Not-for-Profit, Award-Winning Community News and Views for Windham County, Vermont • Since 2006
Town and Village

Recycled urine fertilizes hay at local farm

For more information, visit www.richearthinstitute.com.

BRATTLEBORO—The Rich Earth Institute has completed its first season of scientifically controlled field trials using sanitized human urine to fertilize hay on a Brattleboro farm.

Sixty enthusiastic community members have already donated 600 gallons of urine for this ground-breaking project.

The state-approved experiment is a United States first, according to the institute. Preliminary results reportedly are “impressive.” Researchers said they found that an experimental urine-treated area produced an approximately three times greater yield than the unfertilized control area.

Further analysis of soil, urine, and hay samples is under way to determine nutrient levels and microbial activities, the institute reports.

The Rich Earth Institute, founded in 2011, is dedicated to advancing and promoting the use of human manure as a resource. Through research, demonstration, and education projects, it works “to illustrate the positive effect of this approach in important areas including water quality, food security, energy use, soil health, economic sustainability, carbon footprint, public health, and emergency preparedness,” according to its website.

Urine is rich in nitrogen and phosphorus. When urine is flushed, these nutrients find their way into rivers and lakes, polluting them and harming important aquatic habitats.

According to the institute, recycling urine into fertilizer prevents pollution from reaching waterways, and turns liquid human waste into a resource, returning nutrients to farmland as an affordable, yield-boosting fertilizer. Urine that is collected locally, sanitized and transported to farm fields reportedly is an effective and sustainable alternative to synthetic fertilizer.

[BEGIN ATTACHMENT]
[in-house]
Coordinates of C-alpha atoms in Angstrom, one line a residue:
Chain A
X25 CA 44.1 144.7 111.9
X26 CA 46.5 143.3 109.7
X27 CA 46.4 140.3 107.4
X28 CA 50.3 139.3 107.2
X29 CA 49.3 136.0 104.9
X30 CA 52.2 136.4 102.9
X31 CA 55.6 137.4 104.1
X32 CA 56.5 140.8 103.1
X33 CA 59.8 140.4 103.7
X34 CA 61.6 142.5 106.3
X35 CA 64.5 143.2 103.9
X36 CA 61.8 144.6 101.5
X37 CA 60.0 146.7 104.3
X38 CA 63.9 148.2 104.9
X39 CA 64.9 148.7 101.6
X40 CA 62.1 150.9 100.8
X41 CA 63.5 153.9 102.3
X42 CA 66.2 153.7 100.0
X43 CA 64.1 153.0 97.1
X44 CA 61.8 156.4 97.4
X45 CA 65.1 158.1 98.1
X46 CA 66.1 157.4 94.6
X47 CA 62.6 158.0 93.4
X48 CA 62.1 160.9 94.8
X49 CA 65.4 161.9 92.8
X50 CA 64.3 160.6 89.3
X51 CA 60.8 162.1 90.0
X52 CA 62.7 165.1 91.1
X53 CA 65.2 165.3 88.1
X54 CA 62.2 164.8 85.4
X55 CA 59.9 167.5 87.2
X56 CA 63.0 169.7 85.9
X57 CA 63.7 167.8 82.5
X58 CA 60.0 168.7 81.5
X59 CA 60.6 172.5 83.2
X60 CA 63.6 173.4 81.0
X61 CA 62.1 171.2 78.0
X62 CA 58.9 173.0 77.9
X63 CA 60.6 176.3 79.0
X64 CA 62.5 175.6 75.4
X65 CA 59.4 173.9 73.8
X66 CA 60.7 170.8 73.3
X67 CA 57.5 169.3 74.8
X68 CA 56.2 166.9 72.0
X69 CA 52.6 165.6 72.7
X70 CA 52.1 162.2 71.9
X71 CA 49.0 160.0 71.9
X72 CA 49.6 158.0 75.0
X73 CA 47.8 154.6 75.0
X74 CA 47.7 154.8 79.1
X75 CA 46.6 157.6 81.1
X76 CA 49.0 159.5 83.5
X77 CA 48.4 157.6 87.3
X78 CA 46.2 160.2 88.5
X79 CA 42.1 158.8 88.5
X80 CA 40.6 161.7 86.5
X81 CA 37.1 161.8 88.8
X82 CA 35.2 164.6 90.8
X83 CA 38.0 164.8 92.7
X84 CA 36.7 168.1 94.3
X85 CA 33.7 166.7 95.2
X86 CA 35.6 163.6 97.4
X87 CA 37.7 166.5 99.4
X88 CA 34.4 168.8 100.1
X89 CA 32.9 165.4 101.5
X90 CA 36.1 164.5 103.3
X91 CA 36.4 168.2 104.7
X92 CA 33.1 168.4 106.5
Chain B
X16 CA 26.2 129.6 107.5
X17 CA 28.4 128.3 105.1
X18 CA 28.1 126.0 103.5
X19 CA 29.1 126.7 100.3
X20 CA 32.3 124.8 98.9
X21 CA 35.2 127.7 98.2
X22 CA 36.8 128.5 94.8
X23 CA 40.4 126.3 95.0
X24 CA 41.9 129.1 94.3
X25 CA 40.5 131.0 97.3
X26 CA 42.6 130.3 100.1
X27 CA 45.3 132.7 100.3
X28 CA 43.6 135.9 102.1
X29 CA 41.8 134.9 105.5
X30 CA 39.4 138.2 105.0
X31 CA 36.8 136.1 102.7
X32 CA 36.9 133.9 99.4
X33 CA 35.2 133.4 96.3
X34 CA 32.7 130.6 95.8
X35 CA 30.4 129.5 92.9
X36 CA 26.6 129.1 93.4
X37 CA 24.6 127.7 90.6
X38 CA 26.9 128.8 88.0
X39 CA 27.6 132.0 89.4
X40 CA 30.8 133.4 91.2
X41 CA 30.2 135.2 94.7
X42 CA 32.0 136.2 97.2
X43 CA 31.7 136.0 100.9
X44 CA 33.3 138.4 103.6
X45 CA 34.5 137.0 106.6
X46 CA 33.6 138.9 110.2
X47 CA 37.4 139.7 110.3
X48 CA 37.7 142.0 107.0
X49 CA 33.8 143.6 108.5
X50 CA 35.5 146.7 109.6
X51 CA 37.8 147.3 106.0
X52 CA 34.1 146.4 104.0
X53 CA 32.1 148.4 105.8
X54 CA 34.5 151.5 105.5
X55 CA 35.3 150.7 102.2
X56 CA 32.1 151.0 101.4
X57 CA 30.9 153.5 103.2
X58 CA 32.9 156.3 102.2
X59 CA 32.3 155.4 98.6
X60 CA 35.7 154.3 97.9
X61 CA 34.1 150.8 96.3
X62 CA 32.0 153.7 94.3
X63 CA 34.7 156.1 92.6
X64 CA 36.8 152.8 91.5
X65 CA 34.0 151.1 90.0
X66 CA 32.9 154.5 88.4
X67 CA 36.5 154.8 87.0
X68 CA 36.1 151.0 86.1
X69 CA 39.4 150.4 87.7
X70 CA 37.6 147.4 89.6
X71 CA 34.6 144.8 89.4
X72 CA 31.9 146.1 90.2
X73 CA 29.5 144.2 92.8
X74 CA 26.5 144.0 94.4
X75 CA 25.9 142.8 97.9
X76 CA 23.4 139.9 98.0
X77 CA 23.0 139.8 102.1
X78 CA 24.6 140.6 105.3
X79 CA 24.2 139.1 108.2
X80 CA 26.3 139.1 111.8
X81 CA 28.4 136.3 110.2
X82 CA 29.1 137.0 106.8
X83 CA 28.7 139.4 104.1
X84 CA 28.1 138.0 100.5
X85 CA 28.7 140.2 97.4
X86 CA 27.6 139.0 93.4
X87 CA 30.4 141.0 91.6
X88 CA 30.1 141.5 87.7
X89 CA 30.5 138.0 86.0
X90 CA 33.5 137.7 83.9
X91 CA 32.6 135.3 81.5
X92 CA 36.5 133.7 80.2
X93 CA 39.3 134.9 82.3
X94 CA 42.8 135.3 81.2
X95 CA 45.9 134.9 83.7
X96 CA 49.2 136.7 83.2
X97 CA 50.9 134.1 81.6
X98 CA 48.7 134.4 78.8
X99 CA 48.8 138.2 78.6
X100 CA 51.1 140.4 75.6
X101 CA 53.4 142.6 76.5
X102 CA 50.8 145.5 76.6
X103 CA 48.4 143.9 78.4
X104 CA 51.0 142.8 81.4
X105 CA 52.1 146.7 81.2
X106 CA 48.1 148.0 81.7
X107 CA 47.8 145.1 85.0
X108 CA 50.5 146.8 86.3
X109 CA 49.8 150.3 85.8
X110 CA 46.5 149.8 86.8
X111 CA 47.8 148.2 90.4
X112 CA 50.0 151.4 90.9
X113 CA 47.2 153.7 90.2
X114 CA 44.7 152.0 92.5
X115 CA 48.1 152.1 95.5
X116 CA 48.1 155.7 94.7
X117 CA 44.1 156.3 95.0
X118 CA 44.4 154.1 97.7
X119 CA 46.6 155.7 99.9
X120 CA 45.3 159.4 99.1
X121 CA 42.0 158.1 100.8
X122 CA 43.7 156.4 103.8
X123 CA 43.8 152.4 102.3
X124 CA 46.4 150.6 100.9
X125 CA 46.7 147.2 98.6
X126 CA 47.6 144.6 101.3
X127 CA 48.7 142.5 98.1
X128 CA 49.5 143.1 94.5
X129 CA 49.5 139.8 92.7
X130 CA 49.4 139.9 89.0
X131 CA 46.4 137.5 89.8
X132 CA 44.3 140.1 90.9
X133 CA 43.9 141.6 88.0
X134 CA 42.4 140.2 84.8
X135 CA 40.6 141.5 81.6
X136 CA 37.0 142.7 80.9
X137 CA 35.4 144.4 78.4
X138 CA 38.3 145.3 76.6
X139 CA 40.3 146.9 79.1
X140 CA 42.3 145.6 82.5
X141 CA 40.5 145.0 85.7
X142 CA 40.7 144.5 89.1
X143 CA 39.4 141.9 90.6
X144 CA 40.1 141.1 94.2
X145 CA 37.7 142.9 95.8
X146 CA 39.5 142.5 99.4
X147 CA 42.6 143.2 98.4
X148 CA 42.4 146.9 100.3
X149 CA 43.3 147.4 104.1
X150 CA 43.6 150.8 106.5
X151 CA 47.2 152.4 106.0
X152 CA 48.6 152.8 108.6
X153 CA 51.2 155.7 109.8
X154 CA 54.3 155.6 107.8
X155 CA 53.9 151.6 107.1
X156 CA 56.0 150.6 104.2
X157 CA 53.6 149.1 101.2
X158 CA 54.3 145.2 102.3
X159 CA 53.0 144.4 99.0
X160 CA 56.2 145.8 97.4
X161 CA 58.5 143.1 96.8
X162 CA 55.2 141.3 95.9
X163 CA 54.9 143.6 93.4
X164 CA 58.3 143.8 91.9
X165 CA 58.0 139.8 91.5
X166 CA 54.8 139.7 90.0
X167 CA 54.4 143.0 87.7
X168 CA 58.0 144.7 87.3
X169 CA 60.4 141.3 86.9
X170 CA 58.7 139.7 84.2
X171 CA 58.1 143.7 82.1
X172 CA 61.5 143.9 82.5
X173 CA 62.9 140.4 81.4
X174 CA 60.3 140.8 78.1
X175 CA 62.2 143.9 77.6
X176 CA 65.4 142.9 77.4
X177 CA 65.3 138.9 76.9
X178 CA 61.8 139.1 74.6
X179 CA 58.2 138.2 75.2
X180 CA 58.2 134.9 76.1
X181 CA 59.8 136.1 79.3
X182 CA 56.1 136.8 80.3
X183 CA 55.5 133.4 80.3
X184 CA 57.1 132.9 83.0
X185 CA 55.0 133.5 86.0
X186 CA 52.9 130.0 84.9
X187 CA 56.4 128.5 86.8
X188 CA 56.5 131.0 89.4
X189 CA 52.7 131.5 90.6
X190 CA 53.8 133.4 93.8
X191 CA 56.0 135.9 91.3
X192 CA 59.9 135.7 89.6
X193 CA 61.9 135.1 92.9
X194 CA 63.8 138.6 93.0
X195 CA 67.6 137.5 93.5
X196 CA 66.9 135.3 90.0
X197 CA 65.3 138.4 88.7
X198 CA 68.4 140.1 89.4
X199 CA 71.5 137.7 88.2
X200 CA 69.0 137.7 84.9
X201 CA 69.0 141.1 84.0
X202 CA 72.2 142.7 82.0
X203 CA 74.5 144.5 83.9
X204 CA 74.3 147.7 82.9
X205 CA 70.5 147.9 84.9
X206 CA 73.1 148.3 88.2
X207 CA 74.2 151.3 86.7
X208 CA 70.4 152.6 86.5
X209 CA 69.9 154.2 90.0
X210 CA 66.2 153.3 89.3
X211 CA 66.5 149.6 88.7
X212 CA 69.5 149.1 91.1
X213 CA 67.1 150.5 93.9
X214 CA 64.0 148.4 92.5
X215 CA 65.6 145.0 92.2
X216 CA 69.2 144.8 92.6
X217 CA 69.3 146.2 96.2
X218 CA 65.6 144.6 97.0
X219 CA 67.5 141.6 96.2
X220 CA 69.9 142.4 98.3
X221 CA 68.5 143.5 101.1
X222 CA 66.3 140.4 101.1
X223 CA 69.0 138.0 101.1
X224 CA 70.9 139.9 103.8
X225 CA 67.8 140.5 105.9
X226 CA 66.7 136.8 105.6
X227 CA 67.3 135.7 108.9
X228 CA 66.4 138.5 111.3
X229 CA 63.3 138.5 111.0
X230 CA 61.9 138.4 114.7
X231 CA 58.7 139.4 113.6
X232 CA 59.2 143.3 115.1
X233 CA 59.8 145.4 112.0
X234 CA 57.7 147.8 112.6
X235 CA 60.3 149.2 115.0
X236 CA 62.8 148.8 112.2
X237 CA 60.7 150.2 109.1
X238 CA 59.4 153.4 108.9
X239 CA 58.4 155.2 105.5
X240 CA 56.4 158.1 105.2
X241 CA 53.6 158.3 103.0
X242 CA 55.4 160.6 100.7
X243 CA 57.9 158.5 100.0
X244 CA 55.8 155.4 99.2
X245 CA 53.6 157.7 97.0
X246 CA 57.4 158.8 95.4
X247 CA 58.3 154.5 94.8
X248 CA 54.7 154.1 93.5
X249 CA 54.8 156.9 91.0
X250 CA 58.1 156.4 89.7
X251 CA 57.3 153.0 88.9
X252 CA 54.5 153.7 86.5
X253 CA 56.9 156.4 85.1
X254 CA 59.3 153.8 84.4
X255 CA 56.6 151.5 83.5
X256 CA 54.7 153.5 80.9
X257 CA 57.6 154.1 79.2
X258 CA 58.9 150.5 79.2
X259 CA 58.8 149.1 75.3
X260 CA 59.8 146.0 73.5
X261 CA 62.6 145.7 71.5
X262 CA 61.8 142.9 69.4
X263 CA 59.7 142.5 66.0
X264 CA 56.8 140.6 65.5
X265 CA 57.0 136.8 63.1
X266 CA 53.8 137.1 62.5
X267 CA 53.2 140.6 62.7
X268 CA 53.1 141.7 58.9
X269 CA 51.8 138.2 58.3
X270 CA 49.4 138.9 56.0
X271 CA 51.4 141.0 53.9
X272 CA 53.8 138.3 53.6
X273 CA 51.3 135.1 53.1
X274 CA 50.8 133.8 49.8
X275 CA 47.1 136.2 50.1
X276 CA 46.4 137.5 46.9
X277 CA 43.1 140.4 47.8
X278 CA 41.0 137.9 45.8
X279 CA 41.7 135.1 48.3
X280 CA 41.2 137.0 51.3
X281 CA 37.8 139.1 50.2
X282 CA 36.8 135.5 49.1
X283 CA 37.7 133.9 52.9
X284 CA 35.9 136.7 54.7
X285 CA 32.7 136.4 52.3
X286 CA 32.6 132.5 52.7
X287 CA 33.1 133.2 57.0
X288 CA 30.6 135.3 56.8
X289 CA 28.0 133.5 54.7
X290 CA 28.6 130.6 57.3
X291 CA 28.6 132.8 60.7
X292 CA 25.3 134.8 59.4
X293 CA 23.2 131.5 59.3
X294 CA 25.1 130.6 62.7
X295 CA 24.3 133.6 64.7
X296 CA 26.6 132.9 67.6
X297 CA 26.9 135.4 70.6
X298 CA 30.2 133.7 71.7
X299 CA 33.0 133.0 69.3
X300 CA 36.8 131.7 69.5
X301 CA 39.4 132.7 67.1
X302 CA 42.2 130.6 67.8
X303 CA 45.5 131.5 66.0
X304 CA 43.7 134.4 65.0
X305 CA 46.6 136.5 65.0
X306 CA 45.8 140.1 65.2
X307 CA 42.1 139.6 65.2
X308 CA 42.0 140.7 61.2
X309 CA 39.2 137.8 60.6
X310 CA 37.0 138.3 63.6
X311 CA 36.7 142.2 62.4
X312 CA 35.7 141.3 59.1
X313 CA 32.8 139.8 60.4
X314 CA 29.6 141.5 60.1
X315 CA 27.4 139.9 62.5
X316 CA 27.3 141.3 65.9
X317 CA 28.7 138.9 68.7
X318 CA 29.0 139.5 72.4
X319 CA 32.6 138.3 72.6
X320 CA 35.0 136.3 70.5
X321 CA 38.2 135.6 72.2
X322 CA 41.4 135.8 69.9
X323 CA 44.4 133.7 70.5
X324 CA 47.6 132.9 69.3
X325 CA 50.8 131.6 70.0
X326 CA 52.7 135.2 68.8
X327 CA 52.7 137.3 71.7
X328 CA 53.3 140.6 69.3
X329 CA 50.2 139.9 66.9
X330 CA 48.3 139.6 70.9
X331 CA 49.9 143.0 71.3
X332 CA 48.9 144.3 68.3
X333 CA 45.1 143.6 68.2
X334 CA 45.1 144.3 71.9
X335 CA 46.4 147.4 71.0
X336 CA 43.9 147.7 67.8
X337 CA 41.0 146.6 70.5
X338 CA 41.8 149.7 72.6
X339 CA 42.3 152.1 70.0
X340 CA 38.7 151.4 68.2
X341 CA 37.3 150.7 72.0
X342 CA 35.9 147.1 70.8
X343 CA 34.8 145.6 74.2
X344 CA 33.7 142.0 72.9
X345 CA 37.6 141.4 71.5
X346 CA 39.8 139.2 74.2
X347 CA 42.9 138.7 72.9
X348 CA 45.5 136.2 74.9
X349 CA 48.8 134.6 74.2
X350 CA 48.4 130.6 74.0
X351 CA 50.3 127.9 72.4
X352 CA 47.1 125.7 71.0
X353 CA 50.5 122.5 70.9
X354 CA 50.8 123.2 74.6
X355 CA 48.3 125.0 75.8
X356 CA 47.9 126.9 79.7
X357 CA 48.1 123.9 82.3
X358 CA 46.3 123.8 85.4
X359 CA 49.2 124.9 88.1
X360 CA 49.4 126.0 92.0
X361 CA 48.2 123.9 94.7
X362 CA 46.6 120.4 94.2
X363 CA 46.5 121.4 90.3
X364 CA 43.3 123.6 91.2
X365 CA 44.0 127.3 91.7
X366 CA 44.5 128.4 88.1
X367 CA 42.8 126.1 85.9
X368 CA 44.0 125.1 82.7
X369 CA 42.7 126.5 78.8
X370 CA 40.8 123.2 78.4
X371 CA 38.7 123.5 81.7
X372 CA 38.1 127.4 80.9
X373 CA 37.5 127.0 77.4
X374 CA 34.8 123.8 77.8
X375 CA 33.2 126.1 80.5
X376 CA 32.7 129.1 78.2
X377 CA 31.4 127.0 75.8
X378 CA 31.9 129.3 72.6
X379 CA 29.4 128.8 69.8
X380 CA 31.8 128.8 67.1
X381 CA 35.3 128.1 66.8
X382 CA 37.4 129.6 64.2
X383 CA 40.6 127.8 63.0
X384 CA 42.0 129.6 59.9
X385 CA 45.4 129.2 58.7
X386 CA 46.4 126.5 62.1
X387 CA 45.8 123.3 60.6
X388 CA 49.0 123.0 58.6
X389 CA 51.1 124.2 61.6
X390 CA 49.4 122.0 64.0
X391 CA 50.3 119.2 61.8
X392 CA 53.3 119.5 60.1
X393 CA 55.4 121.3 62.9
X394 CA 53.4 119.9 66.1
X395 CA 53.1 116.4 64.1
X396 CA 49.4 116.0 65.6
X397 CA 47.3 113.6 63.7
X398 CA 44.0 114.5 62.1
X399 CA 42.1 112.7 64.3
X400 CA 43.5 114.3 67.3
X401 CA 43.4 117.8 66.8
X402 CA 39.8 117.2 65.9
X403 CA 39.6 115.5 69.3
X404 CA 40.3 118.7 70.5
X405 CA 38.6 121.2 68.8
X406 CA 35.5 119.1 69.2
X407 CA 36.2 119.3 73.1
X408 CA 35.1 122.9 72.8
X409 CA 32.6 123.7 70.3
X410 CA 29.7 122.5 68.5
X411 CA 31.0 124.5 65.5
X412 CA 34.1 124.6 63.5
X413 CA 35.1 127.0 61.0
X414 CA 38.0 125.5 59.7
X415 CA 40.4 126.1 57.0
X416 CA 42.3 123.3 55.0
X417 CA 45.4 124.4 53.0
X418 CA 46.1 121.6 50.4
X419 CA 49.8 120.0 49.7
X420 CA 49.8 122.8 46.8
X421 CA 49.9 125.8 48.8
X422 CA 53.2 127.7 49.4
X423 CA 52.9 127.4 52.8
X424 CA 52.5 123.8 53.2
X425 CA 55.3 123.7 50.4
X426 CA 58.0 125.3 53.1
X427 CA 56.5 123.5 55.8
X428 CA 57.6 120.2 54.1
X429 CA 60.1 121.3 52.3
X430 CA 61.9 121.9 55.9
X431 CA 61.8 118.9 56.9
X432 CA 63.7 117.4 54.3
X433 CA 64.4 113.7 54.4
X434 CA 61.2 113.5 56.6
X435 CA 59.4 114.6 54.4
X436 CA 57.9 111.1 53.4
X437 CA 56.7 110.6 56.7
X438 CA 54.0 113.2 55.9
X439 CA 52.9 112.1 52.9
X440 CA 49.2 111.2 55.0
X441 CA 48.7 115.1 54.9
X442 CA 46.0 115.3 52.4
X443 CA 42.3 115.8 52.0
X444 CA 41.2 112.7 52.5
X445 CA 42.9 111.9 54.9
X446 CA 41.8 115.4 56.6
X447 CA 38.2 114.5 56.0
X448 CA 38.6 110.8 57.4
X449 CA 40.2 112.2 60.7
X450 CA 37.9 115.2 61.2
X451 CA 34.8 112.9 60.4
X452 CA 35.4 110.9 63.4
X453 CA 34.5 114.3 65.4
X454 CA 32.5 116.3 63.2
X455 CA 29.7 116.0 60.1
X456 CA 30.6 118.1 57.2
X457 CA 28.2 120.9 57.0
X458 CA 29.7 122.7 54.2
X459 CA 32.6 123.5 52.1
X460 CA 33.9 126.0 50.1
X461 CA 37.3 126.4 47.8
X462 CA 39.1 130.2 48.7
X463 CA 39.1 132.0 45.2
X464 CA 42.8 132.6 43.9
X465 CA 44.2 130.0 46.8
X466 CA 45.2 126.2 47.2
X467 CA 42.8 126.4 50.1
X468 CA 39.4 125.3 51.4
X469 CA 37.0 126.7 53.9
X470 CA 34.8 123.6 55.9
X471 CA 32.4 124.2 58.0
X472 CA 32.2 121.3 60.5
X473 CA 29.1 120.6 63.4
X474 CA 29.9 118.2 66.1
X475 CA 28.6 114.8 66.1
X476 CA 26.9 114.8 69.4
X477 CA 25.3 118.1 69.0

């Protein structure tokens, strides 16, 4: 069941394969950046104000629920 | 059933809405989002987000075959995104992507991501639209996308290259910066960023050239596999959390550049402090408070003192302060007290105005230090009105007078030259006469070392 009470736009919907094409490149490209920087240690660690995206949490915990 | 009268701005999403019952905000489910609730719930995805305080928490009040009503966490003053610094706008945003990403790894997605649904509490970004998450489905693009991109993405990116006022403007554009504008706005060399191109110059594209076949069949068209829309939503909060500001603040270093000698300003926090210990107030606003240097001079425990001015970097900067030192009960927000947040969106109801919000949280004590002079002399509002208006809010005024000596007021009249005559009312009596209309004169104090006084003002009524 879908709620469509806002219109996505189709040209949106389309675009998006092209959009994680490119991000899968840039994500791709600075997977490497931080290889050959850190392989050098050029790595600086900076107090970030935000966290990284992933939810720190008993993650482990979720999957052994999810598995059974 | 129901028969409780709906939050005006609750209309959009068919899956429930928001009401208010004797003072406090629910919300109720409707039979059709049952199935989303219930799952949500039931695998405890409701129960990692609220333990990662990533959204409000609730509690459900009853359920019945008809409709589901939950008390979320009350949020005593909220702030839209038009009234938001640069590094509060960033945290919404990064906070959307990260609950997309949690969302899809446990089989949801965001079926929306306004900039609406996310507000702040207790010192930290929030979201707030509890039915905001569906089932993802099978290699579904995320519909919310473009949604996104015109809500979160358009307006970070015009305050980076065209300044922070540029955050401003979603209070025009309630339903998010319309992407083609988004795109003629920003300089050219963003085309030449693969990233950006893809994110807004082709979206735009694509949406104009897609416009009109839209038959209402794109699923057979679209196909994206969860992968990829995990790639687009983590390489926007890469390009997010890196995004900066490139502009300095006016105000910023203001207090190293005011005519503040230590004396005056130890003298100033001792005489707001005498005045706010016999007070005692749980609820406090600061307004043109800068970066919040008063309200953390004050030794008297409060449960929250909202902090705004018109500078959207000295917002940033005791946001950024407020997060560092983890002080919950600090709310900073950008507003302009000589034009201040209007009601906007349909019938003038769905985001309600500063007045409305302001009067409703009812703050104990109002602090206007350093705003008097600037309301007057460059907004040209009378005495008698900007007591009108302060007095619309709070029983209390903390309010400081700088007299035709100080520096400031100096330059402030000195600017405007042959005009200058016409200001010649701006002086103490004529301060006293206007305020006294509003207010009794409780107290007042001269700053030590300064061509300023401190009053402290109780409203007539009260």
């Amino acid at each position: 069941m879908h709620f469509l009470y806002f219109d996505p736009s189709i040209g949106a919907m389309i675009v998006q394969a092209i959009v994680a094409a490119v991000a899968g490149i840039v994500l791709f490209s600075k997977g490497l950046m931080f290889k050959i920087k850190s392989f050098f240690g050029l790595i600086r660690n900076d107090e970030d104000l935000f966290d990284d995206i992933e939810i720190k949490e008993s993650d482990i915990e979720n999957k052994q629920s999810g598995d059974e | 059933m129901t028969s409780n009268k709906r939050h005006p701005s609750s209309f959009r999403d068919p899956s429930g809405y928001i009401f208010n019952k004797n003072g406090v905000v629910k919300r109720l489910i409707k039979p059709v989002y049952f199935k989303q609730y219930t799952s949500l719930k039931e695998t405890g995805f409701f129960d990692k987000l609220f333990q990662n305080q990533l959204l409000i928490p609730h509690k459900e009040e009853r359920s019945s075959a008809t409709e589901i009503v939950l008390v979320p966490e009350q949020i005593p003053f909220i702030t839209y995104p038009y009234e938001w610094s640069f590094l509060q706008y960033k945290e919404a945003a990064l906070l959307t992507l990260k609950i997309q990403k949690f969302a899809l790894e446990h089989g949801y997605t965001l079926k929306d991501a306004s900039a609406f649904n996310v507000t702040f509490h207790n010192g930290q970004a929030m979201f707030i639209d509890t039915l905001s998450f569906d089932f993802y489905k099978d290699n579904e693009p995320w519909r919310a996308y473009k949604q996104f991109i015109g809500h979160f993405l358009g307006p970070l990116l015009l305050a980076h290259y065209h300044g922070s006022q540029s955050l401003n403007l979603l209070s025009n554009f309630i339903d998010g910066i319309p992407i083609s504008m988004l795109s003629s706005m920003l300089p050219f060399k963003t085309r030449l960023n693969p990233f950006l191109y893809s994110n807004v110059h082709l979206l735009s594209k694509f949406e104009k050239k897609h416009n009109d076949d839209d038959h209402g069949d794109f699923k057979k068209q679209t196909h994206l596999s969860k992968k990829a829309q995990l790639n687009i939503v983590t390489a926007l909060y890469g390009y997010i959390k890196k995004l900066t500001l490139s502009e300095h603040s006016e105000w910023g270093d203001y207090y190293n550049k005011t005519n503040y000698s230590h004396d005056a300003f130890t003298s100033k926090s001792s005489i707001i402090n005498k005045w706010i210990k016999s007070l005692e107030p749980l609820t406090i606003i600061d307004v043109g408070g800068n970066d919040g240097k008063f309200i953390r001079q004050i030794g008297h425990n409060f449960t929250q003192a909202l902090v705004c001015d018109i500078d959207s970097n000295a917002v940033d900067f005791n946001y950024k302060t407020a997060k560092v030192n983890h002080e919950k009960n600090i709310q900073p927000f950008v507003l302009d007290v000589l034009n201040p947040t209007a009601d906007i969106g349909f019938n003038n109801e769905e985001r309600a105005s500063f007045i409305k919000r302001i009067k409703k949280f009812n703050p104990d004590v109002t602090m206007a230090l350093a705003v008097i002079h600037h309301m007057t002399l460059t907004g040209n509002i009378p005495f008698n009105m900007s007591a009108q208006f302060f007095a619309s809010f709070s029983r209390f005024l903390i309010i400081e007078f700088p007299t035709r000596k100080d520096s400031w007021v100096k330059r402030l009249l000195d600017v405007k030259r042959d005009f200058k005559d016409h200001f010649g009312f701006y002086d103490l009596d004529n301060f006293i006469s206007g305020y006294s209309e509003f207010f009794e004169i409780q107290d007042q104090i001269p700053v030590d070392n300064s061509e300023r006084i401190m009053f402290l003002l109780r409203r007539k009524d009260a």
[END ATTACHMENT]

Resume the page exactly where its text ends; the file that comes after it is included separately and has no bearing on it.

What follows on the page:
Rich Earth Institute co-founders Abe Noe-Hays and Kim Nace said they have been working closely with Environmental Protection Agency researchers, scientists at UVM, the University of Michigan, and leaders at the Water Environment Research Foundation to continue and expand their research.

Like what we do? Help us keep doing it!

We rely on the donations and financial support of our readers to help make The Commons available to all. Please join us today.

What do you think? Leave us a comment

Editor’s note: Our terms of service require you to use your real names. We will remove anonymous or pseudonymous comments that come to our attention. We rely on our readers’ personal integrity to stand behind what they say; please do not write anything to someone that you wouldn’t say to his or her face without your needing to wear a ski mask while saying it. Thanks for doing your part to make your responses forceful, thoughtful, provocative, and civil. We also consider your comments for the letters column in the print newspaper.

Add Comment

* Required information
1000
Enter the third word of this sentence.
Captcha Image
Powered by Commentics

Comments (0)

No comments yet. Be the first!

Originally published in The Commons issue #185 (Wednesday, January 9, 2013).

Related stories